Whoops. Hey, kids. Whoops.

Whoops whoops whoops.

I was EXTREMELY distracted during March and read very little and forgot my book log entirely. I was still distracted in April, but at least have it together enough to do this here little post about my reading.

  1. Little Birds by Anaïs Nin (5/5) – This is one of several recommendations I was given over the last couple of months and it was a good one. I hadn’t read any of Nin’s fiction, only her journals. The language was surprisingly spare and there was a wistfulness here that made me think of Sherwood Anderson but with sex.
  2. CivilwarLand in Bad Decline by George Saunders (4/5) – Another recommendation and now I’ve finally gotten around to Saunders. I quite liked these stories and I was surprised by how dark they were. Saunders does what the best dystopian writers do. He uses it as a tool to make his point rather than allowing it to be the point on its own.
  3. World Enough and Time by Robert Penn Warren (3/5) – I love Robert Penn Warren and always will, but this book is imperfect. Much too long, especially at the beginning, and with characters who don’t really rise to the level of realness I’m accustomed to. The last 150 pages do really sing and Warren’s gorgeous prose is ever-present.
  4. The City in which I Love You by Li-Young Lee (5/5) – A long delayed re-read. Lee is one of my very favorite poets and it’s been ages since he put anything new out. I wish he’d get on it.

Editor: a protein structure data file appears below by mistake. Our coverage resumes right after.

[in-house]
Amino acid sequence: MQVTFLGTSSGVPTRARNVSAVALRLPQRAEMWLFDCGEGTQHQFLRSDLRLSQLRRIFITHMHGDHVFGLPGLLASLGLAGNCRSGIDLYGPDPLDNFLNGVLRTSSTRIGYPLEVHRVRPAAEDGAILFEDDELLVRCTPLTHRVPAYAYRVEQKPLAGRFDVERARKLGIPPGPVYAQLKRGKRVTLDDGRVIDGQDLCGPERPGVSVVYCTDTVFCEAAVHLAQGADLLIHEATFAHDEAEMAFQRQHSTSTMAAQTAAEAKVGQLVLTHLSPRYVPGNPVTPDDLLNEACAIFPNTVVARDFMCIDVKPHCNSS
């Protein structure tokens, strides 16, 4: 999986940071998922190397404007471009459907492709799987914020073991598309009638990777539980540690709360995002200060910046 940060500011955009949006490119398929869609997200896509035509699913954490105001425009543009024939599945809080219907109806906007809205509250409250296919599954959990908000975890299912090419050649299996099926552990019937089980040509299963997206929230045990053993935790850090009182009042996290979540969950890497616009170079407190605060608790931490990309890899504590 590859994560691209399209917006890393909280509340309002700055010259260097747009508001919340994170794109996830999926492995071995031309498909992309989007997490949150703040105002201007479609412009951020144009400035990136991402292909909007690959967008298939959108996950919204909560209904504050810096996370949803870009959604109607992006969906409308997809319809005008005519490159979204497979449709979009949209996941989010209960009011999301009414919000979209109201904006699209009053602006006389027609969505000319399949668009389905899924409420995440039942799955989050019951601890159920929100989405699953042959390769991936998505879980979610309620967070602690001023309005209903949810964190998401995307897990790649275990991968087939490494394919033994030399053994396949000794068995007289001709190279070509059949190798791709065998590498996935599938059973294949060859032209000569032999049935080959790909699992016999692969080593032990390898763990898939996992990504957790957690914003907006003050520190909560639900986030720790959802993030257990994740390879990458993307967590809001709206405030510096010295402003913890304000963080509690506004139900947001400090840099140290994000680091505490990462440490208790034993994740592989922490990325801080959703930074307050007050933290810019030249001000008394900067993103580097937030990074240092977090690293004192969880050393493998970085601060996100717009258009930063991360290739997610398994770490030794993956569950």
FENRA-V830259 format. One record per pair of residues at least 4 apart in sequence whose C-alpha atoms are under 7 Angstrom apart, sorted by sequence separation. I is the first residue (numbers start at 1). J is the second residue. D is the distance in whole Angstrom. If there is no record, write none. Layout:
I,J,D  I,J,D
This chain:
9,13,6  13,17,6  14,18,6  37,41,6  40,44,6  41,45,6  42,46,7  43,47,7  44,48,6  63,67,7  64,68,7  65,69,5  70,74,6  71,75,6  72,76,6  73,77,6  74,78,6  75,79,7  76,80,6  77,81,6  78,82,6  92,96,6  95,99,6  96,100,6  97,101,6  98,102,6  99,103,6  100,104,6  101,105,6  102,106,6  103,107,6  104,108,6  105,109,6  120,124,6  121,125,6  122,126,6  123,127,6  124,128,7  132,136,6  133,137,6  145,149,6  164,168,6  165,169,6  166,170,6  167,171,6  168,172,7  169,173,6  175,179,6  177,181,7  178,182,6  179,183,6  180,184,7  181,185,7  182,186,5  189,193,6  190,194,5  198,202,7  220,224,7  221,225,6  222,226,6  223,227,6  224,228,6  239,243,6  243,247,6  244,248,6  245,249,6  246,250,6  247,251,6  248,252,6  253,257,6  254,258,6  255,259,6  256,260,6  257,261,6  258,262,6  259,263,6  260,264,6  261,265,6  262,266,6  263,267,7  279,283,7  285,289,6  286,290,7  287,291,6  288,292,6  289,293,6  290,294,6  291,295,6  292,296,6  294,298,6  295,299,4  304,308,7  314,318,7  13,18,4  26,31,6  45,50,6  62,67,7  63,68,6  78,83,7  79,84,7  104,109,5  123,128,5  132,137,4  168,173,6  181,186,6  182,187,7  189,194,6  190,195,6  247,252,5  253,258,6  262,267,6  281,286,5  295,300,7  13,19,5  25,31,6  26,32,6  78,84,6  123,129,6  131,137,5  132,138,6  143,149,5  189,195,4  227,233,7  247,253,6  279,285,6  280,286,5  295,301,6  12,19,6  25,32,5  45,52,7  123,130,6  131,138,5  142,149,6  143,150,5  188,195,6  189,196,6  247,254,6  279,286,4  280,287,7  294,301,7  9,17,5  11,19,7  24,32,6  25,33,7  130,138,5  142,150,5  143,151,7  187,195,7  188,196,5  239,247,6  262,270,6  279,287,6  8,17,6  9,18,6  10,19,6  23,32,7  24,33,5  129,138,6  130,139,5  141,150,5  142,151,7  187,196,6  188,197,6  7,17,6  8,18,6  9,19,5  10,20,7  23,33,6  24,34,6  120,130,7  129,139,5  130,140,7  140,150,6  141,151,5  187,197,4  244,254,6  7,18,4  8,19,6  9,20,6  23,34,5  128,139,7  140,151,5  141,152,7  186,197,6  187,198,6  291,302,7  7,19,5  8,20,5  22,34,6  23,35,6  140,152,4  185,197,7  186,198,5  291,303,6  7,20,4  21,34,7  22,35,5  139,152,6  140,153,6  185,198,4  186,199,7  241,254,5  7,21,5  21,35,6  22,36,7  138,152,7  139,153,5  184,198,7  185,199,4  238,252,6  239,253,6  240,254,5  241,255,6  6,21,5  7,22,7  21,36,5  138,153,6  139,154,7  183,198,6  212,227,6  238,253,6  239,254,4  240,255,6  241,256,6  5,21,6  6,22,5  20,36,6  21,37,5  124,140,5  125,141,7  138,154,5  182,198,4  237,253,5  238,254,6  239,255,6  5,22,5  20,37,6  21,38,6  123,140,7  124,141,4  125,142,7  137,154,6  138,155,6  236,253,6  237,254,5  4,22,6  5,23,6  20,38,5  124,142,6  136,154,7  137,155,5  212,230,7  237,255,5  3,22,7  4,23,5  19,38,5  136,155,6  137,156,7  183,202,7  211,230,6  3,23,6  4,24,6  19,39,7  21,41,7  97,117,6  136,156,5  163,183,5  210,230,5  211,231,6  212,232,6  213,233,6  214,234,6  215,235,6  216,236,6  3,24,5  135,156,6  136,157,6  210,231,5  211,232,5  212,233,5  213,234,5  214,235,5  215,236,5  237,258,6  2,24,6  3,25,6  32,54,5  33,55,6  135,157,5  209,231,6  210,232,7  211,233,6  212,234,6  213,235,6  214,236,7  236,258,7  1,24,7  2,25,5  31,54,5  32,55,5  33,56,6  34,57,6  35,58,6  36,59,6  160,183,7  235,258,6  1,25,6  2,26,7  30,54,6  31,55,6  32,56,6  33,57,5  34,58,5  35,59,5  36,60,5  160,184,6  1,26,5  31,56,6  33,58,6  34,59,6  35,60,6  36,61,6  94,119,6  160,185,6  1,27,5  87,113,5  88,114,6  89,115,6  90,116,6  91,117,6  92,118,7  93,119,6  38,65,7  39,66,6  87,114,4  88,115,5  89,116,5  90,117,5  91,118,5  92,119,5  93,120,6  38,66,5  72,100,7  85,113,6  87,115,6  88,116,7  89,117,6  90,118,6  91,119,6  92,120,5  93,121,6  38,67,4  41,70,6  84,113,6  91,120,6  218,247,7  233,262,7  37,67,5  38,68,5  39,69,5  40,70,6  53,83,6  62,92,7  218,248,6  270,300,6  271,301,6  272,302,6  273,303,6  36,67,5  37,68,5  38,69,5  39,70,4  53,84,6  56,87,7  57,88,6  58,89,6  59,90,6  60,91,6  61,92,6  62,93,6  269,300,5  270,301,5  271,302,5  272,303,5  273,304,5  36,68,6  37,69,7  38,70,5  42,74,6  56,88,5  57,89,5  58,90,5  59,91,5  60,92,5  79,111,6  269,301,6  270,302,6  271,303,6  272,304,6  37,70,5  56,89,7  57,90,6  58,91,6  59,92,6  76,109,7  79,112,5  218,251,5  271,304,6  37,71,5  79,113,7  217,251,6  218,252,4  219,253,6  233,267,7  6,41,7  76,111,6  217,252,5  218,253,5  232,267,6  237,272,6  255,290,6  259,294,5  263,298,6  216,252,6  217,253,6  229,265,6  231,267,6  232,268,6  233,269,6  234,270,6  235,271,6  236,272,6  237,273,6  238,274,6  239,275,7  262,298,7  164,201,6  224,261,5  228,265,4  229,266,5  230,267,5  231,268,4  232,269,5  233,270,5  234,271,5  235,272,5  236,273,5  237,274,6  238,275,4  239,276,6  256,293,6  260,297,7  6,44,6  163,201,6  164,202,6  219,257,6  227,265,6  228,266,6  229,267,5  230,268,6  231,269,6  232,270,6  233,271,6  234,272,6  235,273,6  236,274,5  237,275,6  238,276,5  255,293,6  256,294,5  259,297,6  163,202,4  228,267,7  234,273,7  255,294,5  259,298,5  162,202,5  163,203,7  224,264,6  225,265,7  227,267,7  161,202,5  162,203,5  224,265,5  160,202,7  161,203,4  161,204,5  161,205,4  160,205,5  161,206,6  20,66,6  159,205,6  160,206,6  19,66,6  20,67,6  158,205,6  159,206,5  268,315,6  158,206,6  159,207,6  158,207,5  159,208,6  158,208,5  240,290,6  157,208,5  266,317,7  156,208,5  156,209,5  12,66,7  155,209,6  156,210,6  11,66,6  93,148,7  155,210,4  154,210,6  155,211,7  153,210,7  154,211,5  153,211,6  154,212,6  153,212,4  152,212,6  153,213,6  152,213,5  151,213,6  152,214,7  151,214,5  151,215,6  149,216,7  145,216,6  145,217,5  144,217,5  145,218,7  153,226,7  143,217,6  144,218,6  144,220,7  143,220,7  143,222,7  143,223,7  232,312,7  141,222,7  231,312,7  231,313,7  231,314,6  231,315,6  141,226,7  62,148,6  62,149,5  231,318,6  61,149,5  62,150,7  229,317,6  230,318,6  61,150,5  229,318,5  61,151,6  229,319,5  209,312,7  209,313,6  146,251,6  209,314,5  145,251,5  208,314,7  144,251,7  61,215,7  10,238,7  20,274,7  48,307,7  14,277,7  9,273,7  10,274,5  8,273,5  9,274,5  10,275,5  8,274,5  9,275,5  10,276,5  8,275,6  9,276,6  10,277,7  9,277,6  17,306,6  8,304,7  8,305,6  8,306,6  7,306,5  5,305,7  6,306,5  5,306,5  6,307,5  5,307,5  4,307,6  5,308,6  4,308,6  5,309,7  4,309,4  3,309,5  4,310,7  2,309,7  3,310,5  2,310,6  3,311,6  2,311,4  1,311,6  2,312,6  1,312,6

5. Glimmer Train #98 (3/5) – The most uneven issue of Glimmer Train I’ve read. Some of these stories I’ll end up teaching. Some were so bad I’m confused about how they could possibly have been published. It closes with a novella that is superb, however.
  6. Train Dreams by Denis Johnson (5/5) – Speaking of novellas. This was the last book on this list that was a recommendation and my goodness it is wonderful. Johnson takes a fabulously complex story and somehow wedges it into just over 100 pages. Shades of the best Jack London here as well. I’m going to have to go read everything he’s written now.
  7. What Are the Blind Men Dreaming by Noemi Jaffe (4.5/5) – I’ve pretty much fallen in love with Deep Vellum press now. This is a memoir in two parts. First, the journal of a holocaust survivor and second, her daughter’s reflections on it and upon visiting Auschwitz, where her mother was held. It feels like… I don’t know… Nabokov a little, maybe? I’ve never read anything like this before.
  8. Their Eyes Were Watching God by Zora Neale Hurston (4/5) – Reread this because I was teaching it. It’s been years. I didn’t like it as much as I once did, but it’s still an excellent novel.
  9. Before by Carmen Boullosa (4/5) – Another Deep Vellum book. This is novella-length and haunting. I still haven’t gotten it out of my head and may find myself rereading it and becoming more impressed with it as time passes. A sort of ghost story but also not a ghost story. Deep Vellum really does pick fabulous texts.